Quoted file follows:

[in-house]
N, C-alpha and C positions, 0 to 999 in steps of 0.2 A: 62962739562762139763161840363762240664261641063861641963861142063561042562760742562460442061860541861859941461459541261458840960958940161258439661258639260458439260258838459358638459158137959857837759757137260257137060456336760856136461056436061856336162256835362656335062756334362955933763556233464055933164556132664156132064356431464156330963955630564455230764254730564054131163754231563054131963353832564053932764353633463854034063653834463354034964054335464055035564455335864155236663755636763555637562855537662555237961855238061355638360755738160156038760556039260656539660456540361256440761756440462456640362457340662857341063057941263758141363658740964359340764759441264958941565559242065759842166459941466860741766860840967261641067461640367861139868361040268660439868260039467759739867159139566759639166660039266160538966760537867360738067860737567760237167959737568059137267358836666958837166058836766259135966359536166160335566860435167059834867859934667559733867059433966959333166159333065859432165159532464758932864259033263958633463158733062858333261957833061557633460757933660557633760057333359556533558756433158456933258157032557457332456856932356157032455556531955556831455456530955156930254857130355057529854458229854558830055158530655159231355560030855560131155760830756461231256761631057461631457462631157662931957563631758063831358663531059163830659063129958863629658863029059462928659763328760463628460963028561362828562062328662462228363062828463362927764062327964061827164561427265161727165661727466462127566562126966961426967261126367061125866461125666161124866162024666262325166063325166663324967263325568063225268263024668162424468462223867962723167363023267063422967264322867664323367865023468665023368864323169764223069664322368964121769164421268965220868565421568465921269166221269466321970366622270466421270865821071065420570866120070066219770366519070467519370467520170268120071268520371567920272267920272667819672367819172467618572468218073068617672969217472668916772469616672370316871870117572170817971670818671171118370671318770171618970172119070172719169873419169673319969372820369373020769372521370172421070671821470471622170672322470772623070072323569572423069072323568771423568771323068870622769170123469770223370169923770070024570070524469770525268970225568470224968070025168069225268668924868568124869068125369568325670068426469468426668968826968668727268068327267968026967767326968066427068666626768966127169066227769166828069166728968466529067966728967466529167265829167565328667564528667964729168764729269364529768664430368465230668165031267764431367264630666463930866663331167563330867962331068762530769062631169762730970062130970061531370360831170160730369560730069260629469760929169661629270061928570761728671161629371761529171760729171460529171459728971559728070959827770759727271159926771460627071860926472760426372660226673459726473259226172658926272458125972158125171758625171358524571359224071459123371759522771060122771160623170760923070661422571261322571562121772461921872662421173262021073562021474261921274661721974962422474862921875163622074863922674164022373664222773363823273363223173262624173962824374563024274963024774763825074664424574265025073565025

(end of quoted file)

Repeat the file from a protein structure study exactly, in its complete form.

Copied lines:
[in-house]
N, C-alpha and C positions, 0 to 999 in steps of 0.2 A: 62962739562762139763161840363762240664261641063861641963861142063561042562760742562460442061860541861859941461459541261458840960958940161258439661258639260458439260258838459358638459158137959857837759757137260257137060456336760856136461056436061856336162256835362656335062756334362955933763556233464055933164556132664156132064356431464156330963955630564455230764254730564054131163754231563054131963353832564053932764353633463854034063653834463354034964054335464055035564455335864155236663755636763555637562855537662555237961855238061355638360755738160156038760556039260656539660456540361256440761756440462456640362457340662857341063057941263758141363658740964359340764759441264958941565559242065759842166459941466860741766860840967261641067461640367861139868361040268660439868260039467759739867159139566759639166660039266160538966760537867360738067860737567760237167959737568059137267358836666958837166058836766259135966359536166160335566860435167059834867859934667559733867059433966959333166159333065859432165159532464758932864259033263958633463158733062858333261957833061557633460757933660557633760057333359556533558756433158456933258157032557457332456856932356157032455556531955556831455456530955156930254857130355057529854458229854558830055158530655159231355560030855560131155760830756461231256761631057461631457462631157662931957563631758063831358663531059163830659063129958863629658863029059462928659763328760463628460963028561362828562062328662462228363062828463362927764062327964061827164561427265161727165661727466462127566562126966961426967261126367061125866461125666161124866162024666262325166063325166663324967263325568063225268263024668162424468462223867962723167363023267063422967264322867664323367865023468665023368864323169764223069664322368964121769164421268965220868565421568465921269166221269466321970366622270466421270865821071065420570866120070066219770366519070467519370467520170268120071268520371567920272267920272667819672367819172467618572468218073068617672969217472668916772469616672370316871870117572170817971670818671171118370671318770171618970172119070172719169873419169673319969372820369373020769372521370172421070671821470471622170672322470772623070072323569572423069072323568771423568771323068870622769170123469770223370169923770070024570070524469770525268970225568470224968070025168069225268668924868568124869068125369568325670068426469468426668968826968668727268068327267968026967767326968066427068666626768966127169066227769166828069166728968466529067966728967466529167265829167565328667564528667964729168764729269364529768664430368465230668165031267764431367264630666463930866663331167563330867962331068762530769062631169762730970062130970061531370360831170160730369560730069260629469760929169661629270061928570761728671161629371761529171760729171460529171459728971559728070959827770759727271159926771460627071860926472760426372660226673459726473259226172658926272458125972158125171758625171358524571359224071459123371759522771060122771160623170760923070661422571261322571562121772461921872662421173262021073562021474261921274661721974962422474862921875163622074863922674164022373664222773363823273363223173262624173962824374563024274963024774763825074664424574265025073565025